Believe it or not, I had my first ever raw oyster on a saltine on this trip with a couple new slurping gal pals, Tiffany (designer/founder of Freret & Napoleon jewelry and apparel) and her roomie Claire at Royal House Oyster Bar. I guess I've seen it done before on Instagram, but never saw the appeal in it. Well, let me tell you that this simple snack is a revelation! The crispy, salty cracker complements the mild-mannered "cocktail sized" Louisiana oysters perfectly. I should emphasize cocktail size. The oyster to saltine ratio matters. Too big and it's overwhelming. Although I usually shun the use of cocktail sauce on my oysters, I am going to make an exception for this scenario. It helps create a nice combination of salty, sweet, and buttery flavors.
Photo of ladies slurping provided by Freret & Napoleon.
#4 Raw Oysters with Champagne Mignonette and Cajun Caviar
Feeling fancy? Then this is seriously a must-order at Bourbon House. Try one Louisiana oysters topped with a refreshing champagne mignonette and a small spoonful of local Bowfin caviar and you'll want another 11. Bowfin is a freshwater fish native to the Louisiana swamps and its eggs make a surprisingly good caviar. Check out this fascination video about Louisiana Caviar Company and their prized product (thanks for the link Sandie!). Make sure to also ask to try the specialty Ghost Pepper Caviar. It's pretty incredible.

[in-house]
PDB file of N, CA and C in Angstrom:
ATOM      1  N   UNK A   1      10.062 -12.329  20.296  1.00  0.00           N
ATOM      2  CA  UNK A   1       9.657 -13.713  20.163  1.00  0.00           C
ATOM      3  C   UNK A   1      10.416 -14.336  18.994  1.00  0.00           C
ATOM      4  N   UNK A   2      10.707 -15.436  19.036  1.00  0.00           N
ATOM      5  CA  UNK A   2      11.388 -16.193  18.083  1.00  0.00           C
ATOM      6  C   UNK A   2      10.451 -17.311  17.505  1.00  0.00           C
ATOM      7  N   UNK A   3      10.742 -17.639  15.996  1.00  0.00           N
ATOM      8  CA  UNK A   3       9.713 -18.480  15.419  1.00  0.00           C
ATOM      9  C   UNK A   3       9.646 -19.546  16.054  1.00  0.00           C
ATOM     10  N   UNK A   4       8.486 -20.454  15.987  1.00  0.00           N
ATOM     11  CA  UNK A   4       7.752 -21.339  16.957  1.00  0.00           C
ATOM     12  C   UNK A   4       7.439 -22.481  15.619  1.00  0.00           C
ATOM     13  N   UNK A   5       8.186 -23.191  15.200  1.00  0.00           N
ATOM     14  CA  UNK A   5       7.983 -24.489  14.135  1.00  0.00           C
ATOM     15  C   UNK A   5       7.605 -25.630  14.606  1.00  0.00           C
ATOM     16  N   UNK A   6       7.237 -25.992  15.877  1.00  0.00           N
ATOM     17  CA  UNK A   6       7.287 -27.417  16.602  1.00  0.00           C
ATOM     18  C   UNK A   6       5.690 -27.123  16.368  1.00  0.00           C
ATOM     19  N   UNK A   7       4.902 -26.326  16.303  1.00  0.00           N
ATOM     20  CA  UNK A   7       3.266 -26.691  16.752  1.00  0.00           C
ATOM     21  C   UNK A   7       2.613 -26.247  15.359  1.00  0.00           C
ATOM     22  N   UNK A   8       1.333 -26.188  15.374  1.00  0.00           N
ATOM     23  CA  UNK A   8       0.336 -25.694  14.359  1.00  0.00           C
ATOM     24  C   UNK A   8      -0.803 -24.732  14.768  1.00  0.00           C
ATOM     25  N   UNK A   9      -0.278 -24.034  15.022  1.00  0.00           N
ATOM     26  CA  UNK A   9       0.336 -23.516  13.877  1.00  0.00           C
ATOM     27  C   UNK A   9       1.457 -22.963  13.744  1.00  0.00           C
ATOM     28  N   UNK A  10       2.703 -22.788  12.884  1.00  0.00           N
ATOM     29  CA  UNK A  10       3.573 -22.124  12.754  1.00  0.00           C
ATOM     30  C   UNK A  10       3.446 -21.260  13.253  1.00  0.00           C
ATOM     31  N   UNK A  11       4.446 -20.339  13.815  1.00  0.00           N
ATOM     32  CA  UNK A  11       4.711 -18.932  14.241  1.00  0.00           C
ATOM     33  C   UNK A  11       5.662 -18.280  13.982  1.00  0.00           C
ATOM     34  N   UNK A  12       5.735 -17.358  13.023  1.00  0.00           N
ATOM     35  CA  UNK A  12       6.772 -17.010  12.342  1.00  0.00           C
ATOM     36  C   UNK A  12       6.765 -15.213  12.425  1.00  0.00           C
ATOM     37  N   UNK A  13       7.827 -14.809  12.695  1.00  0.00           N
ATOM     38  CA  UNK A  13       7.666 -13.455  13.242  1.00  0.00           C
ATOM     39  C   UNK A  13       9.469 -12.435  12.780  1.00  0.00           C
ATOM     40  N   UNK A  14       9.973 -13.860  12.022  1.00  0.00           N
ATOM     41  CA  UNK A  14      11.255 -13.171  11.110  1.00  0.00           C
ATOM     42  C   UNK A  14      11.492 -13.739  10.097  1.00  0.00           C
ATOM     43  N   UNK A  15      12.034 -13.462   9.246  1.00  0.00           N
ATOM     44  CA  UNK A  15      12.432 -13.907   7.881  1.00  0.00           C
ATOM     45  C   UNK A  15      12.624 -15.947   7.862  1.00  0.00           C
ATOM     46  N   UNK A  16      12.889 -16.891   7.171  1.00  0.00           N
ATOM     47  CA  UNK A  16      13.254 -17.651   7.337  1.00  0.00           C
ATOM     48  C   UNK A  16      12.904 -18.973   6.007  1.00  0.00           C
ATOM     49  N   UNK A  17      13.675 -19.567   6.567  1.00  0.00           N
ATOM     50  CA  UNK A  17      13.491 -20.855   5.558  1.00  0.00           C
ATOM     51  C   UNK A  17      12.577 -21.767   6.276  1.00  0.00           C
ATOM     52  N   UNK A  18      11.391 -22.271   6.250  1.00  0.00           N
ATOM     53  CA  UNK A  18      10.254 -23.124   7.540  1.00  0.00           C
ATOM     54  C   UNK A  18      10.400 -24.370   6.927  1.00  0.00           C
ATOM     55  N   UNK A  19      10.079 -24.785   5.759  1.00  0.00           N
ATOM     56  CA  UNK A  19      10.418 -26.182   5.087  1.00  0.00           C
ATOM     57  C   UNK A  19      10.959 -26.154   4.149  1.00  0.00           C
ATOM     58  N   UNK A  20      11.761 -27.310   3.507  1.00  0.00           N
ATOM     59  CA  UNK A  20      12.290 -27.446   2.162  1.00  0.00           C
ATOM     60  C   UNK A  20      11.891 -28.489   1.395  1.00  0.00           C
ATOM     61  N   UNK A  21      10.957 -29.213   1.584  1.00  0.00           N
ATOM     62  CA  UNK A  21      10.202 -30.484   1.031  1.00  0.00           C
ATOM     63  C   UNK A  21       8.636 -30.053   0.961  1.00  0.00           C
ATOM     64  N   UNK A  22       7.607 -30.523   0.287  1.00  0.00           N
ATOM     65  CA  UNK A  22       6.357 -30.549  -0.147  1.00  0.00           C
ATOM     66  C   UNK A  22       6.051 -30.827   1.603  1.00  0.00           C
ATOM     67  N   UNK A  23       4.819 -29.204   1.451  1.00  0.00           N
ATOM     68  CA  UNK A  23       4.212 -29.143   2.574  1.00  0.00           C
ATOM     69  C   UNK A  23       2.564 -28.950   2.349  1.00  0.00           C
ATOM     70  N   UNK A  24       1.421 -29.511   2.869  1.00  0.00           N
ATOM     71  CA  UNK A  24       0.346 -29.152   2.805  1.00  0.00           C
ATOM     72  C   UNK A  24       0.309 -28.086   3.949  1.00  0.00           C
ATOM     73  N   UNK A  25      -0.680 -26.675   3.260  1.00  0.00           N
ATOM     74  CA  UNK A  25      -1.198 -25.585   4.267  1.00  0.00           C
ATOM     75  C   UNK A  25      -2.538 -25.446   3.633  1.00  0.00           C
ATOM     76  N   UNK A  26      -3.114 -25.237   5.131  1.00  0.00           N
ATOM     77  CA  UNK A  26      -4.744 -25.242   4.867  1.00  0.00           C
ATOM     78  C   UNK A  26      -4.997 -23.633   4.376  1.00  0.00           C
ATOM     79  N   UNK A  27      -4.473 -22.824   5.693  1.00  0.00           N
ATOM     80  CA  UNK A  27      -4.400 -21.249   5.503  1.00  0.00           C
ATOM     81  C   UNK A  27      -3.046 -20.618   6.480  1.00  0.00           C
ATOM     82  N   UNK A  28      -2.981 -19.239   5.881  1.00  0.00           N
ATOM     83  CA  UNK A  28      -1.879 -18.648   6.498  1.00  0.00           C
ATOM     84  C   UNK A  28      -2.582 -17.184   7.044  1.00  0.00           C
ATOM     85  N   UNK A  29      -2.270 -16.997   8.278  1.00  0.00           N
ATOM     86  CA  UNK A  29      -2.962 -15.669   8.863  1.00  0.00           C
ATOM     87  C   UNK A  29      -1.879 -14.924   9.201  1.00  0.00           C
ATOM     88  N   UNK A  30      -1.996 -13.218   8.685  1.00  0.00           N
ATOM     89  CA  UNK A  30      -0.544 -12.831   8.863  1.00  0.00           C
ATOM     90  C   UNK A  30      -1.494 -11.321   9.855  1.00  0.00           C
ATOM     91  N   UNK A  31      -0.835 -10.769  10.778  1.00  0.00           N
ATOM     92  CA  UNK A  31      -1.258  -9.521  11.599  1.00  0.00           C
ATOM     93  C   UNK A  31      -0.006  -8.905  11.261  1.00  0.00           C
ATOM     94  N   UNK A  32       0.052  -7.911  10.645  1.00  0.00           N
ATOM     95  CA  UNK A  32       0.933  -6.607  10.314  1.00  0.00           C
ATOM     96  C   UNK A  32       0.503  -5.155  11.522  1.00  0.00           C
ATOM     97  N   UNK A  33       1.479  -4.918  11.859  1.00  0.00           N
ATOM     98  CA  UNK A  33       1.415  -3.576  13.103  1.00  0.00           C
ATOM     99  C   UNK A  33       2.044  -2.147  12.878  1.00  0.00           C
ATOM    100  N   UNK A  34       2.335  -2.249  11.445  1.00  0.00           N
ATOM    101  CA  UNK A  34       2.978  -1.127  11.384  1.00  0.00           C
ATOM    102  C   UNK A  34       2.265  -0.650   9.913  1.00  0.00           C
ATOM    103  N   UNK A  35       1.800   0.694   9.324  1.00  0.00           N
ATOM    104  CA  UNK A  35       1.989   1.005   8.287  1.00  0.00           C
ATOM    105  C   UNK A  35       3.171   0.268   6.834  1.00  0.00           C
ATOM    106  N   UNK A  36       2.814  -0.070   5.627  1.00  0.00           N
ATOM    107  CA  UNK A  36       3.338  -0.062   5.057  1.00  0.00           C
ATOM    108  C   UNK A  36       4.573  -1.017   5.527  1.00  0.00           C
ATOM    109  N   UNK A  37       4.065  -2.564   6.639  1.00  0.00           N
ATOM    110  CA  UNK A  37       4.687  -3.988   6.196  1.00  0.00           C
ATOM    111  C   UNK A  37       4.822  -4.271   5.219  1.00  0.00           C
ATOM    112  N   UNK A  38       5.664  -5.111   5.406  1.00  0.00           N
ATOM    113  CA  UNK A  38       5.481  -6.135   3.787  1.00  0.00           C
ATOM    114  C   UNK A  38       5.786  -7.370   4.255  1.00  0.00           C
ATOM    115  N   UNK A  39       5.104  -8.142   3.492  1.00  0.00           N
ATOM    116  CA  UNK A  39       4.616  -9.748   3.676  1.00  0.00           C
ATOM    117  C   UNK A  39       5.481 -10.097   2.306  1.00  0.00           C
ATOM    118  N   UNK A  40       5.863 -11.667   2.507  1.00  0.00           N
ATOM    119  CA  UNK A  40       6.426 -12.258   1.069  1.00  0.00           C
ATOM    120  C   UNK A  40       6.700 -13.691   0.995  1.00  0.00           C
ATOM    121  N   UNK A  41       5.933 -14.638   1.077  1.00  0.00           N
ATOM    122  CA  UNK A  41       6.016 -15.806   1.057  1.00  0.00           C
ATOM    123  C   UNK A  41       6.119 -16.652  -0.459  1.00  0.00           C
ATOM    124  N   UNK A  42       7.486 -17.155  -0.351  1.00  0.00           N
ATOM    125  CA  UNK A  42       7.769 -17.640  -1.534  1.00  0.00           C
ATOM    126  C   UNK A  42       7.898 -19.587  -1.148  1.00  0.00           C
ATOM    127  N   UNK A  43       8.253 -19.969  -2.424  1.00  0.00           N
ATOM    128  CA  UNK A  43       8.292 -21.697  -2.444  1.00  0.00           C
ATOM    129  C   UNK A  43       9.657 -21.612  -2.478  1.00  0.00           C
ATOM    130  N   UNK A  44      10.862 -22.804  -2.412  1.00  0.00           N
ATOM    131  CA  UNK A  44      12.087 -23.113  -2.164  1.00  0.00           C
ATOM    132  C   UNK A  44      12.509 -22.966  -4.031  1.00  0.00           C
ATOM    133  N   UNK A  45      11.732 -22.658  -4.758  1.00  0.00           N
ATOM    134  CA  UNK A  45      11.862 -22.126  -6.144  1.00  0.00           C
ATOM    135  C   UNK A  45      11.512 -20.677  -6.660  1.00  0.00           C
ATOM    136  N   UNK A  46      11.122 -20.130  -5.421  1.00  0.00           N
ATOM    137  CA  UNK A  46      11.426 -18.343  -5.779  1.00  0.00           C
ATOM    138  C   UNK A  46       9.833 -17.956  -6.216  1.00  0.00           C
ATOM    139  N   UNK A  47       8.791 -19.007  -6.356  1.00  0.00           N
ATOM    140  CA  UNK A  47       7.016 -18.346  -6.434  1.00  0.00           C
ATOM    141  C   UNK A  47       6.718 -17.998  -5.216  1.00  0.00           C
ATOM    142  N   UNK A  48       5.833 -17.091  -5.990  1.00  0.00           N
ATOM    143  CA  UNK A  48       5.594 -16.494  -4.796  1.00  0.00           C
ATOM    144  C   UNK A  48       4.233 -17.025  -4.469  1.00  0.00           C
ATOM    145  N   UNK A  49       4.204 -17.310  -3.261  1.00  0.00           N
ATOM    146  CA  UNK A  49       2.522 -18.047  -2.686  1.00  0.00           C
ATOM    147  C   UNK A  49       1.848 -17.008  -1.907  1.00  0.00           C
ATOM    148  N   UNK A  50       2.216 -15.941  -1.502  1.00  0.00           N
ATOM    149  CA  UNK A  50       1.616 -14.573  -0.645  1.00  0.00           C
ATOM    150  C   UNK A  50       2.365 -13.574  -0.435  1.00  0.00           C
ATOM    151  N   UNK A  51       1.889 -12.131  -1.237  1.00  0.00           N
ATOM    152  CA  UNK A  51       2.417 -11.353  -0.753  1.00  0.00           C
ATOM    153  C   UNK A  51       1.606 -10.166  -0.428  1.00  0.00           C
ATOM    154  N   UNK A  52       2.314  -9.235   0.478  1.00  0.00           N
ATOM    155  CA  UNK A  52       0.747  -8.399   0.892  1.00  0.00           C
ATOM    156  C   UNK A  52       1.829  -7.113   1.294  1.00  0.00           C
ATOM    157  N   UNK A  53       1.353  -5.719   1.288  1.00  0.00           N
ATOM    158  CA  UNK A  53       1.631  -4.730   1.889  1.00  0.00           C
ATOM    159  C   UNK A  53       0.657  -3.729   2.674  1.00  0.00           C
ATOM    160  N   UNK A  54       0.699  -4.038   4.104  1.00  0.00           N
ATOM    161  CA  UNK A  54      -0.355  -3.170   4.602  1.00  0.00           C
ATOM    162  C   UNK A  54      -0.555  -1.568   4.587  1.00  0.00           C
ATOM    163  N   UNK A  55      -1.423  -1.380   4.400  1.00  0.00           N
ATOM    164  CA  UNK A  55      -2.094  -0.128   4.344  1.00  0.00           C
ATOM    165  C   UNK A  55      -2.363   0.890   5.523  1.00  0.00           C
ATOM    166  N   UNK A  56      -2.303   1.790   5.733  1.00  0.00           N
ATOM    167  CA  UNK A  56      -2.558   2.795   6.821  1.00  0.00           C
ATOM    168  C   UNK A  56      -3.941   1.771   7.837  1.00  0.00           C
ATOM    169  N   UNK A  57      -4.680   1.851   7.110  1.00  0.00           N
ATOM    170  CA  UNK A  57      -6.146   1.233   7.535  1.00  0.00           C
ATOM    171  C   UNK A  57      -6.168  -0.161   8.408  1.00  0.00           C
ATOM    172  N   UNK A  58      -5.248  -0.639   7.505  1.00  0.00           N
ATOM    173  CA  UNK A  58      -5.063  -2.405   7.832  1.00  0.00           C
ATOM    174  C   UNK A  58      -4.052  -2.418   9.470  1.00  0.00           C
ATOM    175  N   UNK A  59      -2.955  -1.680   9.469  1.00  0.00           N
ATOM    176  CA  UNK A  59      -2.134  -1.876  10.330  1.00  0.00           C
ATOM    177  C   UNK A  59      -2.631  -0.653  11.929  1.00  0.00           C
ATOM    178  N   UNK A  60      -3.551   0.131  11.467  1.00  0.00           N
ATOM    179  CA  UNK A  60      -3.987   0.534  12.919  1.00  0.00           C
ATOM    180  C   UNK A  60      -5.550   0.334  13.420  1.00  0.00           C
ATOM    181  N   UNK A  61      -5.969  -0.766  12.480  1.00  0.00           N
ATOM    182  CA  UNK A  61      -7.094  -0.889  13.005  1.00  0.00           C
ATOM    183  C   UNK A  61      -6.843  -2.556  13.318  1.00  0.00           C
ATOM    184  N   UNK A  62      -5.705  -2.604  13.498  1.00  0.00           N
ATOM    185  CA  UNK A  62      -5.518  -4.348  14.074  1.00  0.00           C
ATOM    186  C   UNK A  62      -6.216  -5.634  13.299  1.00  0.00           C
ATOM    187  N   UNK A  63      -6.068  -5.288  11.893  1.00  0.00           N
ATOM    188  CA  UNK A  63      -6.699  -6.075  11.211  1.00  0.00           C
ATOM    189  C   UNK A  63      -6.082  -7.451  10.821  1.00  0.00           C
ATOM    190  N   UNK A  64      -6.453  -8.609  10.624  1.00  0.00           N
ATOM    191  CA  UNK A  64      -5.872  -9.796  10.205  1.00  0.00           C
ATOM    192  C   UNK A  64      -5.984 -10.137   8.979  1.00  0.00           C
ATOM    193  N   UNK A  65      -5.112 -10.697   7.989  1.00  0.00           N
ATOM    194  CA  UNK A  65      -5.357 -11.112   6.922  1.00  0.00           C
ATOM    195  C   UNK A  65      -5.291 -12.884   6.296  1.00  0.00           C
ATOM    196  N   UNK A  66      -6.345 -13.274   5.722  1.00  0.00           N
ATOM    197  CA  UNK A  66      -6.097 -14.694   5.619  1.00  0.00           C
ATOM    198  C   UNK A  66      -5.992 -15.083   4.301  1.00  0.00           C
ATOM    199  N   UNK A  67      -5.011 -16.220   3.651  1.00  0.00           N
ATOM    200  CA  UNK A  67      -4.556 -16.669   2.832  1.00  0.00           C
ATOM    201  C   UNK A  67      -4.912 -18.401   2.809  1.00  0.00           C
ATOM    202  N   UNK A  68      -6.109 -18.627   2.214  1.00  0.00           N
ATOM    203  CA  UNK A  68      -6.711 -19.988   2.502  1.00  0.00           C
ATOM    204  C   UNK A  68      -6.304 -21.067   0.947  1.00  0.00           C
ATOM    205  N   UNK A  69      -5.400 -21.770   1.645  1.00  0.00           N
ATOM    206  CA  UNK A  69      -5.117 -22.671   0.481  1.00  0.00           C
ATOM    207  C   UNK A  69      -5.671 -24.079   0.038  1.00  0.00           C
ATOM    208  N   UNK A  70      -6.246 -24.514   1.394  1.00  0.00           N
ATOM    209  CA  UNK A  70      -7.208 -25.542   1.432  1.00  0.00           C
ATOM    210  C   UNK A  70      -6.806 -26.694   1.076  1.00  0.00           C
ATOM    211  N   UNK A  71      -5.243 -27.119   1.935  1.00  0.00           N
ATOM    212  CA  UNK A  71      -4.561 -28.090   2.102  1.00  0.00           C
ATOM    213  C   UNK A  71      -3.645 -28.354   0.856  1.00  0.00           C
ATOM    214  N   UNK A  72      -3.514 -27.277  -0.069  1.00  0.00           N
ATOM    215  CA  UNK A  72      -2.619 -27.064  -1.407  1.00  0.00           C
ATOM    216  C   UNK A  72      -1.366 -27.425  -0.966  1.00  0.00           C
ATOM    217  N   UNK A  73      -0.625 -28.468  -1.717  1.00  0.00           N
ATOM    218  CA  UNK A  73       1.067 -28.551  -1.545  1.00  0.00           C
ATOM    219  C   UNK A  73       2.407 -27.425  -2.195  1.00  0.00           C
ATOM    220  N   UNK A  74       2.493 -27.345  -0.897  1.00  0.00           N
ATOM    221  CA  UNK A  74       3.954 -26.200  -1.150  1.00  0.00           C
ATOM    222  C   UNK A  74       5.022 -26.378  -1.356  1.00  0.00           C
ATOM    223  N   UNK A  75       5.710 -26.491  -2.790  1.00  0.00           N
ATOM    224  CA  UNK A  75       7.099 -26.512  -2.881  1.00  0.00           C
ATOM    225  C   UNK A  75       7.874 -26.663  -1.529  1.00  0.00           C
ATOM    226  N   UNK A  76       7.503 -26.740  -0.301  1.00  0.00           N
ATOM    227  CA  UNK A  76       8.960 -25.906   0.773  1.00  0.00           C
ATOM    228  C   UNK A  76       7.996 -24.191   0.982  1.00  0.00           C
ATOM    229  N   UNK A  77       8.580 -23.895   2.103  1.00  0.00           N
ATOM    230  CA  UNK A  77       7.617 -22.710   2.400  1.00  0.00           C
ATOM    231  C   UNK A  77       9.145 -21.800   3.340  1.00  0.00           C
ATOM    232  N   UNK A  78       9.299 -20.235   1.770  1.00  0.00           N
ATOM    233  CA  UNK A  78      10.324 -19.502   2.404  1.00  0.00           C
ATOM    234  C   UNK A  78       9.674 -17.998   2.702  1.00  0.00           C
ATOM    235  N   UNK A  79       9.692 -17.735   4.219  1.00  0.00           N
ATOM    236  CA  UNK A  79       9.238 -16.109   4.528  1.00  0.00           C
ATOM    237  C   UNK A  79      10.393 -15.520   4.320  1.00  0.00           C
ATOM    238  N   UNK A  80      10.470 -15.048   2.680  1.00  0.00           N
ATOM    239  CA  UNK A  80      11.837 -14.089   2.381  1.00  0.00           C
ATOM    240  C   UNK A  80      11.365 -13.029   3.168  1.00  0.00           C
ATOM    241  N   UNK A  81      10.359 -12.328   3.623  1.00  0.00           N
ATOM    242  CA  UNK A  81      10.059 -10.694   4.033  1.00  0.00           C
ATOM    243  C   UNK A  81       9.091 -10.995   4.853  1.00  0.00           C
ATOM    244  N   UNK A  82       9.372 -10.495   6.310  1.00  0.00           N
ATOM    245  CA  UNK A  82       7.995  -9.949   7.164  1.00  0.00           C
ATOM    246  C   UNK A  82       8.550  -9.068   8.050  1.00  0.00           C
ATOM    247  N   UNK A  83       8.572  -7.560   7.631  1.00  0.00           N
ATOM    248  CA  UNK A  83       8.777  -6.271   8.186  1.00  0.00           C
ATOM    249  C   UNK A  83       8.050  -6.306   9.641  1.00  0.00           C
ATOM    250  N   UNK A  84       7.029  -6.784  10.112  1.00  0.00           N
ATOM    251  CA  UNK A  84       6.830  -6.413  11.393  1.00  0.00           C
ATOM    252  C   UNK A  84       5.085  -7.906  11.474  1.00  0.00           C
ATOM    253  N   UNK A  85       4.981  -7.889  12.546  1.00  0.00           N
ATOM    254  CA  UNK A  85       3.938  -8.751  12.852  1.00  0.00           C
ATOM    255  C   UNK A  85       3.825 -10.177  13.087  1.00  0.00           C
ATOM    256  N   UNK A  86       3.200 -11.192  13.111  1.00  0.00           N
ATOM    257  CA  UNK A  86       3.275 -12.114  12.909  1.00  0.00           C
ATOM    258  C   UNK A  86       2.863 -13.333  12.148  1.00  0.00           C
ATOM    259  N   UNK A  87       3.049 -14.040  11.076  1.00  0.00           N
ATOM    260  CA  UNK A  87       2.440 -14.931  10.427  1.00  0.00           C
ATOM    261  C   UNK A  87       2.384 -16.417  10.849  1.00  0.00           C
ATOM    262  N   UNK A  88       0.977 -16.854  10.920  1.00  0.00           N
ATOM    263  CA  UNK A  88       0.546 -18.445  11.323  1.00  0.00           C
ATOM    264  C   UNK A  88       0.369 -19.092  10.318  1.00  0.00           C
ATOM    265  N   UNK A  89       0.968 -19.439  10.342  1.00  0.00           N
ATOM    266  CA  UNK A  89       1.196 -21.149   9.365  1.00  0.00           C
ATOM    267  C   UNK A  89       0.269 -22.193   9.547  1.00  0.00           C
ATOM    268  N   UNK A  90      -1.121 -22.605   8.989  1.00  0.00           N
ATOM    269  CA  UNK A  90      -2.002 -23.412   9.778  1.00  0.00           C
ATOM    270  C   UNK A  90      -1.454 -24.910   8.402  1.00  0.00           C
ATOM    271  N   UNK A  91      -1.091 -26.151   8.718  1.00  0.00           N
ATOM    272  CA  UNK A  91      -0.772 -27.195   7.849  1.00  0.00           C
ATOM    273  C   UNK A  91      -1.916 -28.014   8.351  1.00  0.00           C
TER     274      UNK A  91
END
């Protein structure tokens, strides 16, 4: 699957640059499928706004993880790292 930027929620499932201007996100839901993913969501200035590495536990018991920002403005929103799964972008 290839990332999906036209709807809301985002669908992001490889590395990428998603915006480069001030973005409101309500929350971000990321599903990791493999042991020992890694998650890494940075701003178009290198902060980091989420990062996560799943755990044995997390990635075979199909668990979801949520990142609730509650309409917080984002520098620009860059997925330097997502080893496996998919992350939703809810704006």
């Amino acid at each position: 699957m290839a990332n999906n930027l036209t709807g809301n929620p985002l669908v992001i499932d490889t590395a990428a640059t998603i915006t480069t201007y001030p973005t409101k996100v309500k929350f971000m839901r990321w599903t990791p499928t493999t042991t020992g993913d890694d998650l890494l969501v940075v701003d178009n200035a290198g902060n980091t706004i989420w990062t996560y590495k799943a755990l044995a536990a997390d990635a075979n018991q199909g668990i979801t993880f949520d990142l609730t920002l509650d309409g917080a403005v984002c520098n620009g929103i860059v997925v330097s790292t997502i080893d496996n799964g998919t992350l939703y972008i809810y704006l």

#5 Oyster Brochette (Bacon-Wrapped Oysters)
According to the natural laws of gluttony, the de facto answer to anything including the word "bacon" is YES. At Drago's, these kind-of-epic oyster wrapped in bacon skewers are first broiled, then fried and served over a signature Jack Daniel's glaze and horseradish sauce. Honestly, it wasn't the most responsible lunch, but hey, you only live once!
#6 Smoked Fried Oysters
At the New Orleans Oyster Festival, Grand Isle Restaurant had the most delightful little dish. Their smoked fried oysters with garlic aioli really stood out in both appearance, flavor and texture. The smoky flavor permeated through every succulent oyster bite and the tomato helped cut through the richness of the sauce.
#7 Oyster Po-Boy
A classic creation that's perfect for a leisurely lunch. In New Orleans, you'll encounter a ton of variations on the oyster po-boy. We tried the BBQ Oyster Po-Boy from Red Fish Grill that tasted like a combination of oysters and buffalo wings. Bourbon House offered theirs on Leidenheimer French bread with lettuce, pickles, and lemon-infused butter.
#8 Oyster Gumbo
Grabbing a bowl of gumbo in New Orleans is a must. This classic 18th century Louisiana dish is a hearty melting pot of flavors and textures. At the oyster festival, we sampled a gumbo topped with fried oysters and rice from The Famous Gumbo Pot and The Original Oyster Factory. This rich concoction usually has a mix of proteins including chicken, sausage, and other seafoods. If you're sensitive to spice, make sure to ask about the spiciness level first. It can get a little hot!